(b6): it tells us whether there is a difference in the DD estimate (in equation [1]) between full-replacement HSA enrollees and option HSA enrollees. In addition, another specification check involves estimating stratified regressions based on whether enrollees have chronic conditions in 2005. This allows us to test whether the effects of HSA enrollment are symmetric across different
health statuses of enrollees.

While we lack a control group that is not exposed to CDHP, we have a group that receives only CDHP and another group that receives only a partial ‘‘dose’’ of CDHP, thus allowing us to estimate a true, if somewhat unconventional, intent-to-treat model. In this case, the group receiving HSAs on a fullreplacement basis serves the function that a control group receiving no CDHP would serve. Specifically, we are able to estimate the treatment effect on the treated by estimating a model of the following model: spend 5 a1b Post1c Full1d Post Full, where Full is an indicator for whether the person is a member of a full-replacement employer, and then scaling the d coefficient with 1 the take-up of HSA in the option group. This approach allows us tocompletely bypass individual-level selection as a potential source of bias because actual HSA enrollment (on an individual basis) never enters the estimation.


Descriptive Findings Table 1 presents the baseline (2005) demographics of the 76,310 enrollees in employers that provided HSAs either on a full-replacement basis or as an option alongside traditional plans in 2006 and 2007 after not being offered a CDHP in 2005. Approximately one-third of the sample enrolled in an HSA in the postperiod. HSA enrollees had nearly equal gender composition and were slightly older, which is atypical relative to what is commonly seen in CDHP studies. Firm size is smaller in the HSA group primarily because a majority (56 percent) of the HSA group is comprised of full-replacement enrollees, and full replacement is far more common in small firms. Note that ASO group enrollees represent roughly half the sample overall but only 10 percent of HSA enrollees, implying that take-up was very low in the large, ASO firms (roughly 6 percent). A majority of the sample resides in the central region of the United States followed by about a quarter to a third of the sample in the southeast region. The most common industry in the sample is the service sector followed closely by finance, real estate, and insurance.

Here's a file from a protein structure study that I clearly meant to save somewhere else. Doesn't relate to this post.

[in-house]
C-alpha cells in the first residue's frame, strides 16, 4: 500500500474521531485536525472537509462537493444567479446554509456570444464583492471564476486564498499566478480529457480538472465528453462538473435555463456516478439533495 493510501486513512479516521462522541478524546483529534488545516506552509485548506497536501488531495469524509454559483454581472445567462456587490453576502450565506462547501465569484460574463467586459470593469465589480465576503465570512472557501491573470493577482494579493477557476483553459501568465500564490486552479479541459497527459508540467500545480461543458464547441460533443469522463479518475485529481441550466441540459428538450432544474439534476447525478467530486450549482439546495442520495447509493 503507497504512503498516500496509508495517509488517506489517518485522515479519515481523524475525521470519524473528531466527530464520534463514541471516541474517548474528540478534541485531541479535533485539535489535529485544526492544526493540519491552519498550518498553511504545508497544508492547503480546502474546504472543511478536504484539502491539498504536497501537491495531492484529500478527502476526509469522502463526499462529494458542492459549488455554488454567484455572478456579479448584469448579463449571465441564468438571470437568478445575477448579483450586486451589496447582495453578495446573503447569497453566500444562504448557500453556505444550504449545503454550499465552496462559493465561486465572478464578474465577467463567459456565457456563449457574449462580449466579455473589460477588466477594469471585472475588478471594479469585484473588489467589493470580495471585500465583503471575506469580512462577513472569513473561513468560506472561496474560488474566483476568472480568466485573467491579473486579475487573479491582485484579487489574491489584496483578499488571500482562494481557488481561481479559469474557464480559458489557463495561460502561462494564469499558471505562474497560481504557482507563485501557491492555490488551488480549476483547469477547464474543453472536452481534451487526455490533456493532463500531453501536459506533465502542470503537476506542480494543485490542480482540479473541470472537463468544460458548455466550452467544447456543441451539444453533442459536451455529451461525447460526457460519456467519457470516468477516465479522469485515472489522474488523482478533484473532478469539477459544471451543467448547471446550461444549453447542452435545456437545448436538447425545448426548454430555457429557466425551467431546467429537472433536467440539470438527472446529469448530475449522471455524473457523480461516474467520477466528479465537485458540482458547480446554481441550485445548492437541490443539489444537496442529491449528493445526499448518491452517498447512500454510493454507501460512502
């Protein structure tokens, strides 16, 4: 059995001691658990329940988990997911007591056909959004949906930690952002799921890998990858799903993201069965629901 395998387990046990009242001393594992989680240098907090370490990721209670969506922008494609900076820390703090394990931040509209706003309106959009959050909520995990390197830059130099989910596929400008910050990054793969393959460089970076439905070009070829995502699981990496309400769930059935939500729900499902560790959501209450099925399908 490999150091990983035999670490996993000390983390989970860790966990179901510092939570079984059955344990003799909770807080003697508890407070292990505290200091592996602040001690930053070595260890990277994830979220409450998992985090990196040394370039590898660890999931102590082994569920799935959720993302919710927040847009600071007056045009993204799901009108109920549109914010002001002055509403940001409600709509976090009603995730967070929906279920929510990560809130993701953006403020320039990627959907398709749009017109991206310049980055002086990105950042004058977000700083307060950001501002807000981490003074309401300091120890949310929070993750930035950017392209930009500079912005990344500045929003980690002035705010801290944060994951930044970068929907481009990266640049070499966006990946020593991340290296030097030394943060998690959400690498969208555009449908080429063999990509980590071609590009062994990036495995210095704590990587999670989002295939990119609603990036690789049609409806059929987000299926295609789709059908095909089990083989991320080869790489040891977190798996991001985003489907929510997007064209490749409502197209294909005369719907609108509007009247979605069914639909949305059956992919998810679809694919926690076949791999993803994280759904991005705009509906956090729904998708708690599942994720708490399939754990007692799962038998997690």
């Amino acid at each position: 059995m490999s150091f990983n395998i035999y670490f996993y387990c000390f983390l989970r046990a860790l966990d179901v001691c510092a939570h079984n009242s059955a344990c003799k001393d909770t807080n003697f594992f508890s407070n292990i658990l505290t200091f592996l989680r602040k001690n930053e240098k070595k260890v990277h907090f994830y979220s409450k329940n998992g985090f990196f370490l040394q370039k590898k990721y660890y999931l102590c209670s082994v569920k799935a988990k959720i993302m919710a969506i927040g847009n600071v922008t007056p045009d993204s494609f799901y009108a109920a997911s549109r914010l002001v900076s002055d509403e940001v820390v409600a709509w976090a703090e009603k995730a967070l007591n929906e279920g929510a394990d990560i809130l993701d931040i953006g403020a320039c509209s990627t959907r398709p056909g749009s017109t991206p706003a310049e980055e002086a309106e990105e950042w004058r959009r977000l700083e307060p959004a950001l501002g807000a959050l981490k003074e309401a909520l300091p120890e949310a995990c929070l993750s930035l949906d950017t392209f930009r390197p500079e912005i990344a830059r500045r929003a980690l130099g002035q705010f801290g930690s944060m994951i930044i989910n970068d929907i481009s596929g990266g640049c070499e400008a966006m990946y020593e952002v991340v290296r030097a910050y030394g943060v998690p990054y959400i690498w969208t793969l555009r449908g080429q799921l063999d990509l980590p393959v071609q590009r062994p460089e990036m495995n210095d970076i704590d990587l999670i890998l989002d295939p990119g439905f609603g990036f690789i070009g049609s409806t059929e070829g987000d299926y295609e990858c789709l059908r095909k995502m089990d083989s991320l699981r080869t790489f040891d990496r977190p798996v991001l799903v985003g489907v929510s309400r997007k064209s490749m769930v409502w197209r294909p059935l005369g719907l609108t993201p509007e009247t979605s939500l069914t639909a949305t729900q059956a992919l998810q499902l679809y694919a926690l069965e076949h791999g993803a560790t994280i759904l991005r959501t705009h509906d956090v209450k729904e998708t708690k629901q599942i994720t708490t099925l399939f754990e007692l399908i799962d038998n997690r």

The seeming similarity of the two groups (at least on demographics) is the result of two somewhat different samples being combined: the fullreplacement group tends to be somewhat older (and less healthy) than voluntary HSA enrollees, who tend to be younger (and healthier). Table 2 presents measures of health status in the baseline (2005) year. Displayed are retrospective health risk scores that are calculated by Ingenix Episode Risk Group software. The software uses claims data grouped into episodes of care (based on ICD-9 diagnosis codes) and then calculates a risk score based on the mix of episodes. Another health status measure is an indicator for the presence of a chronic disease condition as measured by a person having select episodes
(based on Ingenix software). It should be noted that half of individuals have some chronic illness and half of HSA enrollees have a chronic illness as well.Based on the measures of health risk, full-replacement enrollees were clearly less healthy than voluntary switchers. Voluntary switchers were also clearly healthier than the traditional plan stayers. This result is consistent with most of
the prior literature examining the characteristics of enrollment in HSAs. Our regression models will include the type of insurance setting to control for these baseline health differences.

Table 3 displays mean spending figures over time for the HSA enrollees and traditional plan stayers. Total health care spending is defined as the sum of medical (inpatient and outpatient) and pharmaceutical drug payments made by the plan and the member (employer and employee). The table also displays means of medical and pharmaceutical spending broken out separately. On
average, total health care payments increased by just over 20 percent between 2005 and 2007. Medical expenditures increased over the period by 24 percentwhile pharmacy spending grew by roughly 10 percent. At baseline HSA enrollees were similar to traditional plan stayers in terms of overall spending: HSA enrollees spent 1.4 percent less in 2005 on average (before their enrollment in the HSA). However, total spending grew at a faster rate for traditional plan stayers relative to HSA enrollees (22 percent versus 18 percent). Medical spending was 3 percent lower for HSA enrollees and pharmacy spending was about 4 percent higher for HSA enrollees in 2005. Spending for medical services and pharmacy services grew at faster rates for traditional plan enrollees relative to HSA enrollees: 25 percent versus 22 percent for medical spending and 12.5 percent versus 7 percent for pharmacy spending over the period.